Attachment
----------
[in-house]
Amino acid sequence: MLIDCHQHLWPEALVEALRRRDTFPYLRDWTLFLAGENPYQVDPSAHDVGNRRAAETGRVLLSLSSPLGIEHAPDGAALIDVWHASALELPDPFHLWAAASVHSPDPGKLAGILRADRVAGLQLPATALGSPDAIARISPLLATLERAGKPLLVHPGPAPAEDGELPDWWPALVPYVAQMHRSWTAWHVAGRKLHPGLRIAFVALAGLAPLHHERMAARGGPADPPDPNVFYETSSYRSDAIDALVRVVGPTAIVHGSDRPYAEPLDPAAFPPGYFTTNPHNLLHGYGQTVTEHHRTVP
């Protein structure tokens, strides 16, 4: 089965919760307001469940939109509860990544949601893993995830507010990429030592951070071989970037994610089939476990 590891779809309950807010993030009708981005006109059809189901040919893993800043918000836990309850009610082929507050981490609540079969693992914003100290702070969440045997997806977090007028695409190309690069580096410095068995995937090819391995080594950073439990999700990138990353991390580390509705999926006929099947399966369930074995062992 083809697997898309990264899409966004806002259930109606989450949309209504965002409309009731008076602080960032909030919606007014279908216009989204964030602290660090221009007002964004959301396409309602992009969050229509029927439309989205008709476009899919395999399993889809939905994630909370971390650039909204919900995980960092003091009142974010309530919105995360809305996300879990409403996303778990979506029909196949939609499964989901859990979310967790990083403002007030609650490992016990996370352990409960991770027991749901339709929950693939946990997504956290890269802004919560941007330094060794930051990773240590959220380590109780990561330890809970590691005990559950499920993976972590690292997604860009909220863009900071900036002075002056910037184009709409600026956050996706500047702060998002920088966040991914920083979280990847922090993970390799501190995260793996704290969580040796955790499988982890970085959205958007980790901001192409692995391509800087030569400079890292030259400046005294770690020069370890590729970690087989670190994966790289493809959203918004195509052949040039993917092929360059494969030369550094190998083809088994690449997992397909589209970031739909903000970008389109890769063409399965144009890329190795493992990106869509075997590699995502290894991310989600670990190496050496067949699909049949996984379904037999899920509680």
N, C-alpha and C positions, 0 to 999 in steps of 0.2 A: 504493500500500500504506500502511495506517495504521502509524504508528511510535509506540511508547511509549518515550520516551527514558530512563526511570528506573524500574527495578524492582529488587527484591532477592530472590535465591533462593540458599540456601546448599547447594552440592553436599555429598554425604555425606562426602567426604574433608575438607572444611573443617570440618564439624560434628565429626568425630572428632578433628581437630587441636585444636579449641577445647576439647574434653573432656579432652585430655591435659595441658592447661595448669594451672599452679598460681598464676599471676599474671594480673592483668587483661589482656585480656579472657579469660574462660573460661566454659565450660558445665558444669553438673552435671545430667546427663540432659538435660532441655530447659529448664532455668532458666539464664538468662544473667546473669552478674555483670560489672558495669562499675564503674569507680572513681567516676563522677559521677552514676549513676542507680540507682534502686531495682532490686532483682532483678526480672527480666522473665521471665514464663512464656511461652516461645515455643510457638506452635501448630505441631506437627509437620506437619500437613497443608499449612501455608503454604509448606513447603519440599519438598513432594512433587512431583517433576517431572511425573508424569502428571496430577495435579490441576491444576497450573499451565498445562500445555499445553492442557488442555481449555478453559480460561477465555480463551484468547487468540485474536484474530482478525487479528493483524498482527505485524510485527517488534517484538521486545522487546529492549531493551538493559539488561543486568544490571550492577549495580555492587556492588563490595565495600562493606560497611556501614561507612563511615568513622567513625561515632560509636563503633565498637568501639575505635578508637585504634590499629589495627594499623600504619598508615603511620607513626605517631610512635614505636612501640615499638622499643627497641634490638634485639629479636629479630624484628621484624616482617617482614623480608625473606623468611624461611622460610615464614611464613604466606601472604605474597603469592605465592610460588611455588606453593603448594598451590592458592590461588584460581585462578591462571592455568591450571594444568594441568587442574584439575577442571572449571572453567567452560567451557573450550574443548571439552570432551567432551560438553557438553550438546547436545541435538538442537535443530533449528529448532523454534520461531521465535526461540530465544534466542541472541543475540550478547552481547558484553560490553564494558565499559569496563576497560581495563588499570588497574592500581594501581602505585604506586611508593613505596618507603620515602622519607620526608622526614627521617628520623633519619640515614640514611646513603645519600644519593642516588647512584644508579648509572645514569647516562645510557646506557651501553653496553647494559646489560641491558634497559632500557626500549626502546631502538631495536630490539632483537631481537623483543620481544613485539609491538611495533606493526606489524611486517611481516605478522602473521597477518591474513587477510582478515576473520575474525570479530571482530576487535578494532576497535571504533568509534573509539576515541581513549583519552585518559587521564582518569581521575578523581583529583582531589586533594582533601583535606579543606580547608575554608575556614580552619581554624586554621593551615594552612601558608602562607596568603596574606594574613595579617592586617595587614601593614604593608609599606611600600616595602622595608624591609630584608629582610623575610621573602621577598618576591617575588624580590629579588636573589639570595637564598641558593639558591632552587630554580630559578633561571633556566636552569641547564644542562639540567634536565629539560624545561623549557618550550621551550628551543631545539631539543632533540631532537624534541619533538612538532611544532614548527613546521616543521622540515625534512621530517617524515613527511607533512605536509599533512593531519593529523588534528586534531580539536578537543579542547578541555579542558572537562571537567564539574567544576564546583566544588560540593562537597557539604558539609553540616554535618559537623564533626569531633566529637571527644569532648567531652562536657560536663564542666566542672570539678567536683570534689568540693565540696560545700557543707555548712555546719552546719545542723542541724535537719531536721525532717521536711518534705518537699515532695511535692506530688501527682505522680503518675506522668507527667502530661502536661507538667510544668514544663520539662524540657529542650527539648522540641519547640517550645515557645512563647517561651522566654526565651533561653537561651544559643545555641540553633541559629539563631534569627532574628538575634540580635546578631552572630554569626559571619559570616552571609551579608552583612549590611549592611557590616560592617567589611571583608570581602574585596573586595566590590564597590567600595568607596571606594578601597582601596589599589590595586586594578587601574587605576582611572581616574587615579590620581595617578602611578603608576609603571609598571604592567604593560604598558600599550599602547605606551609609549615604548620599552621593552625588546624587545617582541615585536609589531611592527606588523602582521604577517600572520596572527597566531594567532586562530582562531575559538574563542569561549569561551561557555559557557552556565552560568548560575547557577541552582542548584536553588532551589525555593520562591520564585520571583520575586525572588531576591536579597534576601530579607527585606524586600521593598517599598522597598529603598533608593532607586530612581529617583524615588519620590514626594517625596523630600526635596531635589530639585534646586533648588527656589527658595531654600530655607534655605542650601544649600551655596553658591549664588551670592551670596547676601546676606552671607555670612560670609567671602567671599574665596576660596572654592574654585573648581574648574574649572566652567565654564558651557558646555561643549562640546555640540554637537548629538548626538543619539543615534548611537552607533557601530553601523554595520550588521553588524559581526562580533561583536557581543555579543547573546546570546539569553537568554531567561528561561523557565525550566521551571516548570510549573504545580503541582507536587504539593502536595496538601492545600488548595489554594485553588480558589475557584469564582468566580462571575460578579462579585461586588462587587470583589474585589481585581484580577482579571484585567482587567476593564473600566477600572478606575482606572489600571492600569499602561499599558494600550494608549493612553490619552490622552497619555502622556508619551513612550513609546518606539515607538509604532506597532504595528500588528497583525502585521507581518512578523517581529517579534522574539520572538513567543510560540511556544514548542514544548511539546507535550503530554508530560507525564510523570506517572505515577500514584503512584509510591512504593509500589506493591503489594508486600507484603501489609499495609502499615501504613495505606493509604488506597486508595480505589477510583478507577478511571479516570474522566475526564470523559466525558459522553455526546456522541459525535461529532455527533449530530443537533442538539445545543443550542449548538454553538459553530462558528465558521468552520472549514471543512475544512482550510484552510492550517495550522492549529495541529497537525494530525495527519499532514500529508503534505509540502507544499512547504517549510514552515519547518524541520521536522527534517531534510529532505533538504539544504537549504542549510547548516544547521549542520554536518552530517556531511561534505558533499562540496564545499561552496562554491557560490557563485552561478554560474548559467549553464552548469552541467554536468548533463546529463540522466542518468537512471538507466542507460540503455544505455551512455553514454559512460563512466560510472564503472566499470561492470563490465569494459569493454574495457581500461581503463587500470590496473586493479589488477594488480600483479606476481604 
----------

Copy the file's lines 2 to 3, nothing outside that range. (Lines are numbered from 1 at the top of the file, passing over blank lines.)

Amino acid sequence: MLIDCHQHLWPEALVEALRRRDTFPYLRDWTLFLAGENPYQVDPSAHDVGNRRAAETGRVLLSLSSPLGIEHAPDGAALIDVWHASALELPDPFHLWAAASVHSPDPGKLAGILRADRVAGLQLPATALGSPDAIARISPLLATLERAGKPLLVHPGPAPAEDGELPDWWPALVPYVAQMHRSWTAWHVAGRKLHPGLRIAFVALAGLAPLHHERMAARGGPADPPDPNVFYETSSYRSDAIDALVRVVGPTAIVHGSDRPYAEPLDPAAFPPGYFTTNPHNLLHGYGQTVTEHHRTVP
């Protein structure tokens, strides 16, 4: 089965919760307001469940939109509860990544949601893993995830507010990429030592951070071989970037994610089939476990 590891779809309950807010993030009708981005006109059809189901040919893993800043918000836990309850009610082929507050981490609540079969693992914003100290702070969440045997997806977090007028695409190309690069580096410095068995995937090819391995080594950073439990999700990138990353991390580390509705999926006929099947399966369930074995062992 083809697997898309990264899409966004806002259930109606989450949309209504965002409309009731008076602080960032909030919606007014279908216009989204964030602290660090221009007002964004959301396409309602992009969050229509029927439309989205008709476009899919395999399993889809939905994630909370971390650039909204919900995980960092003091009142974010309530919105995360809305996300879990409403996303778990979506029909196949939609499964989901859990979310967790990083403002007030609650490992016990996370352990409960991770027991749901339709929950693939946990997504956290890269802004919560941007330094060794930051990773240590959220380590109780990561330890809970590691005990559950499920993976972590690292997604860009909220863009900071900036002075002056910037184009709409600026956050996706500047702060998002920088966040991914920083979280990847922090993970390799501190995260793996704290969580040796955790499988982890970085959205958007980790901001192409692995391509800087030569400079890292030259400046005294770690020069370890590729970690087989670190994966790289493809959203918004195509052949040039993917092929360059494969030369550094190998083809088994690449997992397909589209970031739909903000970008389109890769063409399965144009890329190795493992990106869509075997590699995502290894991310989600670990190496050496067949699909049949996984379904037999899920509680």